Friday, August 04, 2006

The Fed Will Likely Foolishly Choose to Pause

The monthly employment number have for a long time been one of the most important statistics published in America, but never have it been more important than this time. With several Fed board members saying earlier this week that the odds for another rate hike at next week's meeting is about 50-50, and with no other important statistics available before then, today's employment number was likely to determine whether there will be another hike or a pause.

Yet the report turned out to be somewhat inconclusive, meaning that it will not definetly settle the case of whether there will be a hike or a pause. But on balance, it looked weak enough to make it more likely (but not certain) that there will be a pauce.

The weak elements included primarily a slight fall in household survey employment, a rise in the unemployment rate from 4.6% to 4.8% and a relatively low increase in payroll survey employment. But on the other hand, average hourly earnings rose a higher than expected 7 cents to $16.76, following a 7 cent increse (previously reported as 8 cents) the previous month too.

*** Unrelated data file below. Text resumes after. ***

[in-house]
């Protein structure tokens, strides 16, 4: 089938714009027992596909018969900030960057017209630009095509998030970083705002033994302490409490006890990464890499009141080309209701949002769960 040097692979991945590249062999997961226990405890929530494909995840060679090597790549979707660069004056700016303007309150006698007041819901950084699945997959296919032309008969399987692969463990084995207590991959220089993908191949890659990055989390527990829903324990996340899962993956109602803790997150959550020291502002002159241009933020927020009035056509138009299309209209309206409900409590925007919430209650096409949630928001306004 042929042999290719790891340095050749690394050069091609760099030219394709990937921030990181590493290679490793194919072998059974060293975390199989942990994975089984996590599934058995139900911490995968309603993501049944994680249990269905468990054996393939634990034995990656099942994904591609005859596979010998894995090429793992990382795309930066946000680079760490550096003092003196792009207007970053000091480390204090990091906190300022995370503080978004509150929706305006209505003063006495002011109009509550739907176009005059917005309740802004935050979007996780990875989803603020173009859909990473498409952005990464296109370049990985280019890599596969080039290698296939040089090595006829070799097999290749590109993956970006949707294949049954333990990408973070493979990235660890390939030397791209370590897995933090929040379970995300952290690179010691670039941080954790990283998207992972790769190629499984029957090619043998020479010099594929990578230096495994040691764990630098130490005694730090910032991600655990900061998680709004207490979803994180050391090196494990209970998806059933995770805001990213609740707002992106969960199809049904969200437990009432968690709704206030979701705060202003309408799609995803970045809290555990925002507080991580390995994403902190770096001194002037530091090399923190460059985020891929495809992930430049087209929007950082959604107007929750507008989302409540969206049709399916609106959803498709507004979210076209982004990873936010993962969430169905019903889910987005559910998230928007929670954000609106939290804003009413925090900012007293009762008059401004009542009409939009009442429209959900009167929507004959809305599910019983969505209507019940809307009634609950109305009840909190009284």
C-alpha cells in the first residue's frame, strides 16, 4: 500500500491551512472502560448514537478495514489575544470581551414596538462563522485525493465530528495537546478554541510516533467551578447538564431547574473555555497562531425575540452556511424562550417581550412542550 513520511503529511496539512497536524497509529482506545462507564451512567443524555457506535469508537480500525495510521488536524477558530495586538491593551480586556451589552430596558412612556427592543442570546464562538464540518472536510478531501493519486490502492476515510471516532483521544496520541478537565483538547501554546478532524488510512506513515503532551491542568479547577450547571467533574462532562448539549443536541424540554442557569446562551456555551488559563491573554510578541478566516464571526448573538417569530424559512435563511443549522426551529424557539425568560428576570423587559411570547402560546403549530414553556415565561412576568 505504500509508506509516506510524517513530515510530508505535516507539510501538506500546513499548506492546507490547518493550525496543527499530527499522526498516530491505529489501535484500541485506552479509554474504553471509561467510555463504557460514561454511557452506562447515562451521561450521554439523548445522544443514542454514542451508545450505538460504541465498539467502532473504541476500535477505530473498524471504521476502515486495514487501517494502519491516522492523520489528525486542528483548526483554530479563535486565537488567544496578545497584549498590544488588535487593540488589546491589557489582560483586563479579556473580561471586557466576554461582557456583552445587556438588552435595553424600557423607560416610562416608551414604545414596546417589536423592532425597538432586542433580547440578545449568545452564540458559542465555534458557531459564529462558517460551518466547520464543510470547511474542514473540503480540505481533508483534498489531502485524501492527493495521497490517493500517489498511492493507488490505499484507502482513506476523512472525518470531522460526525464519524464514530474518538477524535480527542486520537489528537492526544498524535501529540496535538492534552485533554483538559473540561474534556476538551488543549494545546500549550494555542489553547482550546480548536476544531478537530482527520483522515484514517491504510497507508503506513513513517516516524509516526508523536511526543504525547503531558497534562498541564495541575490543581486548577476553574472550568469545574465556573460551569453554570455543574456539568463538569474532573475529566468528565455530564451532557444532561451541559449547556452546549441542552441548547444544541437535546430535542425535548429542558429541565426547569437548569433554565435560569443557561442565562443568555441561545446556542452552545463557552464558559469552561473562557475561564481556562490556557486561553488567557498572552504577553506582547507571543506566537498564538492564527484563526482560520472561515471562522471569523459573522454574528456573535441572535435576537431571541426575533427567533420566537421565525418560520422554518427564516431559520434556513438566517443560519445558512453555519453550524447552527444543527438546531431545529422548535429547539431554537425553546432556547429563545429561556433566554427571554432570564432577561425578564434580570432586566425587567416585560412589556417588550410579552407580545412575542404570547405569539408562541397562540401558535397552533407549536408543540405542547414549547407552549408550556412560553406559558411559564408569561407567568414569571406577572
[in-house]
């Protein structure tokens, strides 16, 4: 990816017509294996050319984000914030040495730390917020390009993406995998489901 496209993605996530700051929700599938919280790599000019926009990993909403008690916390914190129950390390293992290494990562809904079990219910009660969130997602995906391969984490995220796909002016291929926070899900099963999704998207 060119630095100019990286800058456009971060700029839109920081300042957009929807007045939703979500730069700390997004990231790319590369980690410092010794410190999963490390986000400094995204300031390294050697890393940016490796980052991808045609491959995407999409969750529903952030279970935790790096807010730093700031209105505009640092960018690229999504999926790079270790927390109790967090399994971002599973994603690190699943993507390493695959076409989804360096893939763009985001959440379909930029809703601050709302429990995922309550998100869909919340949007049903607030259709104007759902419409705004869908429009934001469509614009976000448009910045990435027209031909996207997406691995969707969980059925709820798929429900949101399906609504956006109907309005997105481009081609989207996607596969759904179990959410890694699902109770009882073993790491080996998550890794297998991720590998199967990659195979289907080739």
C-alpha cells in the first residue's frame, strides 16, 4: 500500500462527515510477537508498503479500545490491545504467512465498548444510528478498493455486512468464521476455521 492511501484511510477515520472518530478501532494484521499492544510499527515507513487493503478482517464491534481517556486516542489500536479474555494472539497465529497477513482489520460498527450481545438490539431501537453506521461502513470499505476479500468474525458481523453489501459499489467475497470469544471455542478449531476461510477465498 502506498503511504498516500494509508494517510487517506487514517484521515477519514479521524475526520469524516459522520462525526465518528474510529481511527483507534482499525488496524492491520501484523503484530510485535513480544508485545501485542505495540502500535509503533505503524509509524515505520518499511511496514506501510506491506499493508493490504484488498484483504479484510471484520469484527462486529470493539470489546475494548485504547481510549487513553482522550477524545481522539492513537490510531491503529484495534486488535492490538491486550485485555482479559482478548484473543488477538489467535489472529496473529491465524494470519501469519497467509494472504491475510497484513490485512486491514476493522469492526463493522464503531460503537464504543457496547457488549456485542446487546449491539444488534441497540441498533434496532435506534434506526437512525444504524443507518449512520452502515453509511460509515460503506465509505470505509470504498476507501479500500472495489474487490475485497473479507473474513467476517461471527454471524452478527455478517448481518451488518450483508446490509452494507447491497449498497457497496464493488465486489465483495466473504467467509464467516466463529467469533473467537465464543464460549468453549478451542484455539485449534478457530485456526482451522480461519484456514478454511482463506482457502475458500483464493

Given that focus is usually on mainly the payroll survey employment number and secondarily on the unemployment rate, this looks likely to tip over the balance to the pause option.

Yet that is likely to be a mistake. Because while growth is slowing, there is no indication this will translate into lower price inflation . Instead, the economic numbers more clearly than for a long time reflects stagflation. In the latest 4 months, the PCE deflator have increased more than 5% at an annual rate and even the core PCE deflator have now accelerated and increases more than 3% at an annual rate. And everything indicates that these inflationary pressures remain strong.

Prices paid indexes for both the Manufacturing and non-manufacturing ISM rose to new near record highs, and commodity price indexes rose to new records. Rent increases are also accelerating. Meanwhile wage increases are accelerating even as productivity is decelerating. With growth being only 2.5% at an annual rate during the second quarter and with the hours worked index in this report rising at an annual rate of 2.8%, productivity was flat or slightly falling. And with wages rising at a 5% rate or so this indicates 5% unit labor cost increases.

For all of these reasons, consumer price inflation looks more likely to accelerate than decelerate, which in turn means that any pause now will only force Bernanke to raise even more later.

See also Peter Schiff's analysis of the subject.


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